Association with the host commodity provides the opportunity for pathogens and pests to enter Australia. Arthropod pests have a direct pathway on cut flowers. Viral pathogens may be transmissible in the presence of arthropod pests that act as vectors. However, cut flowers have a lower pest risk than nursery stock and material for planting given the chance of establishing a disease in a new environment is significantly enhanced if the diseases can develop within a living plant, and this plant is grown in the proximity of other hosts. The Lilium spp. cut flower species assessed are not propagable.

Table 3 Quarantine pests for Lilium spp. cut flowers from Taiwan


Common name


COLEOPTERA (beetles, weevils)

Harmonia axyridis (Pallas) [Coccinellidae]

Lilioceris formosana Heinze [Chrysomelidae]

Lilioceris merdigera (Linnaeus) [Chrysomelidae]

Sangariola punctatostriata (Motschulsky) [Chrysomelidae]

Harlequin ladybird

Leaf beetle

Leaf beetle

Lily leaf flea beetle

DIPTERA (flies, gnats, midges)

Liriomyza huidobrensis (Blanchard) [Agromyzidae]

Liriomyza trifolii (Burgess) [Agromyzidae]

Chromatomyia horticola Goureau [Agromyzidae]




HEMIPTERA (aphids, leafhoppers, mealybugs, psyllids, scales, true bugs, whiteflies)

Pseudococcus comstocki (Kuwana) [Pseudococcidae]

Comstock's mealybug

LEPIDOPTERA (moths, butterflies)

Agrotis segetum Denis & Schiffermüller [Noctuidae]

Euproctis taiwana (Shiraki) [Lymantriidae]

Kaniska canace Linnaeus [Nymphalidae]

Orgyia postica Walker [Lymantidae]

Xylena formosa (Butler) [Noctuidae]

Cutworm, dark moth

Tussock moth

Blue admiral

Tussock moth



Haplothrips chinensis Priesner [Phlaeothripidae]

Frankliniella intonsa (Trybom) [Thripidae]

Megalurothrips distalis (Karny) [Thripidae]

Chinese thrips

Flower thrips

Bean blossom thrips


Lily mottle virus LMoV [Potyviridae: Potyvirus]

Lily virus X LVX [Flexiviridae : Potexvirus] (synonym Lily X potexvirus)

Plantago asiatica mosaic virus PlAMV [Alphaflexiviridae : Potexvirus]

Strawberry latent ringspot virus SLRSV [Secoviridae : Genus Unassigned] Tobacco ringspot nepovirus TRSV [Secoviridae : Nepovirus]

1.10.3Entry, establishment and spread

Details of how to assess the ‘probability of entry’, ‘probability of establishment’ and ‘probability of spread’ of a pest are given in ISPM 11 (FAO 2004).

Probability of entry

The probability of entry describes the probability that a quarantine pest will enter Australia as a result of trade in a given commodity, be distributed in a viable state in the PRA area and subsequently be transferred to a host.

  • Lilium spp. flowers are assumed to come from areas where the above pests occur and are, therefore, likely to enter on imported lily cut flowers.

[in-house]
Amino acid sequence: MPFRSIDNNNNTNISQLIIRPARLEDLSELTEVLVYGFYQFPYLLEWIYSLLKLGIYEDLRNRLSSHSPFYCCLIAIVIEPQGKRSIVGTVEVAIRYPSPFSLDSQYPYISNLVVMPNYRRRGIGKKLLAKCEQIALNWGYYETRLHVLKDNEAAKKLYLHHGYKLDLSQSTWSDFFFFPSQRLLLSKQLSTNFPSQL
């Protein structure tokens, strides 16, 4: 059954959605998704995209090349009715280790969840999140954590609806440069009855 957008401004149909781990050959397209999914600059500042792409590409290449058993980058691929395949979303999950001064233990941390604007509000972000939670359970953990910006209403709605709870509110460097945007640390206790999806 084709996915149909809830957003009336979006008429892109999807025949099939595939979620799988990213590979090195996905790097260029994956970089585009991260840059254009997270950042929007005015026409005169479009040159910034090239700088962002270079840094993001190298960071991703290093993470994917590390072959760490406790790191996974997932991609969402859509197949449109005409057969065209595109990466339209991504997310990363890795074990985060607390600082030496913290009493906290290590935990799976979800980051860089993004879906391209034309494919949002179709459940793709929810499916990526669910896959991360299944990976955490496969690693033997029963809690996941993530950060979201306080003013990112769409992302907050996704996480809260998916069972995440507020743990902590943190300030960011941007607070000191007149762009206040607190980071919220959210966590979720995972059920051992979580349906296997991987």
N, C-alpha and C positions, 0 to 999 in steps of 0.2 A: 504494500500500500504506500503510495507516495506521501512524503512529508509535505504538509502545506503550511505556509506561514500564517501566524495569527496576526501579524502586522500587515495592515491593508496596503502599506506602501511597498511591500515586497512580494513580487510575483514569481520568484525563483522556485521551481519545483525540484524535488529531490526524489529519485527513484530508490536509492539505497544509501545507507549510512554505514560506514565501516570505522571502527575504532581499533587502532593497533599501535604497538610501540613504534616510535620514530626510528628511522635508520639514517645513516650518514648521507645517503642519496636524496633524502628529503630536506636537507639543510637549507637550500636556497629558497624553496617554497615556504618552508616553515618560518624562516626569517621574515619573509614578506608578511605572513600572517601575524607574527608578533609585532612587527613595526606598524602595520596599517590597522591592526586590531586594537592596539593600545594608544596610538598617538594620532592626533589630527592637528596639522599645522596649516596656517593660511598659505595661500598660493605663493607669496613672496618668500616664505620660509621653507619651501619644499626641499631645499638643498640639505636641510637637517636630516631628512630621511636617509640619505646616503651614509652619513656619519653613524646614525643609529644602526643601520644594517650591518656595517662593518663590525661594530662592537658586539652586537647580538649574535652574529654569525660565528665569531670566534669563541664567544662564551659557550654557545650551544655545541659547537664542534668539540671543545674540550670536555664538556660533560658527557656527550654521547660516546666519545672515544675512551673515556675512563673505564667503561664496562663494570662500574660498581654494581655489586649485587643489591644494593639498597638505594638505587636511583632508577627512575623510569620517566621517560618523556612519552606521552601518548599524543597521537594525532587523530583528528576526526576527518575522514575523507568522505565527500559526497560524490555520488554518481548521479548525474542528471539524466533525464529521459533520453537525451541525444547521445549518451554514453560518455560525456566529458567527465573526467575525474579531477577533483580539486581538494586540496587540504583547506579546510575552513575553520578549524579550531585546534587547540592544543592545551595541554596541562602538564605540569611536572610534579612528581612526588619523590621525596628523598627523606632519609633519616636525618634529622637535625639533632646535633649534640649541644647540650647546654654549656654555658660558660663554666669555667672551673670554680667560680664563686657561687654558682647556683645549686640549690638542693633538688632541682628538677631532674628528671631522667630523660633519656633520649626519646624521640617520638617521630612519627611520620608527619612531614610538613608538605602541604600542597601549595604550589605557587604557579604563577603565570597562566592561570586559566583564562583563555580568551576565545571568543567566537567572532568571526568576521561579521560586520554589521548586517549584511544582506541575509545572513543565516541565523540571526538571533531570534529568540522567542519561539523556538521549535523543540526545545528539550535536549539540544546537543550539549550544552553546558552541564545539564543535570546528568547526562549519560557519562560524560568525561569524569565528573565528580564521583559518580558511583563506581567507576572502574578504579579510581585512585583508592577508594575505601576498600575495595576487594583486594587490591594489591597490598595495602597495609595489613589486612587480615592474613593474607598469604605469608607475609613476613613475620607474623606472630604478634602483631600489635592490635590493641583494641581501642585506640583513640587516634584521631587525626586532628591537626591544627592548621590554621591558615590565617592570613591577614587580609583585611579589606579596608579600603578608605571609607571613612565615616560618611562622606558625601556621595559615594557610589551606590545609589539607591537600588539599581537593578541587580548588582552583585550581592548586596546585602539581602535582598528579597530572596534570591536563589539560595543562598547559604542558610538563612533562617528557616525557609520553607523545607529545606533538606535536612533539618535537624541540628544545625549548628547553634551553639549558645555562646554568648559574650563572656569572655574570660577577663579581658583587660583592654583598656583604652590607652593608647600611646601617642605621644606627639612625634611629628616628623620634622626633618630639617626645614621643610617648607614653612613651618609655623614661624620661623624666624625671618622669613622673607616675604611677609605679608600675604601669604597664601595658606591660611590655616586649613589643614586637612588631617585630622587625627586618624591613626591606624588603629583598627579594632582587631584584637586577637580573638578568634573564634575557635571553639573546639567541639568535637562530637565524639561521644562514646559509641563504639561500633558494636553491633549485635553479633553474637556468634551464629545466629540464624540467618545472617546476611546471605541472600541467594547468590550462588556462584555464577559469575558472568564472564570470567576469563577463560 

• The pests’ ability to survive on host cut flowers which are maintained in healthy condition during transport acts to assist their viability en route to, and during distribution across, Australia.

  • Viruses, as a rule, systemically infect all parts of host plants. Therefore, cut flowers provide a pathway for viruses.

  • The bulk of Taiwan’s imports of certified bulbs for planting are from the Netherlands. Planting stock is of high health status and certified for freedom from viruses of quarantine concern for Taiwan by the Netherlands. Therefore, the probability of infected mother plants in Taiwan will be reduced and the entry of infected cut flowers into Australia through cut flower importations will be similarly reduced.

  • Due to their short shelf life, Lilium spp. cut flowers will be transported in cool conditions, which are unlikely to adversely affect survival of arthropod pests and viruses.

  • Cut flowers may contain arthropod pests which may be hidden in stem sheaths or closed flowers. These pests may not be detected by inspection.

  • Due to the nature of packaging arthropod pests are likely to remain associated with the commodity.

  • Upon arrival in Australia, arthropod pests may readily be distributed to susceptible hosts. Identified pest such as thrips and coleopterans are quite mobile with wide host ranges and are likely to readily find a suitable host species. Lilium spp. cut flowers are likely to be widely distributed through florists and other points of sale. Due to the short shelf life of lily cut flowers, their distribution is likely to occur soon after importation, which will assist the probability of arthropods being distributed in a viable state.

Probability of establishment

Establishment is defined as the ‘perpetuation for the foreseeable future, of a pest within an area after entry’ (FAO 2012).

  • The categorisation process has not highlighted any fungal or stramenopile pests that are associated with Lilium spp. cut flower imports from Taiwan. The pests of concern are viruses and arthropods.

  • Due to the systemic nature of viruses, propagative material is a major pathway for dispersal. However, the scope of Lilium spp. cut flowers from Taiwan is limited to varieties which are free of bulbils. These varieties are non-propagable. Therefore, systemic viruses are highly unlikely to establish.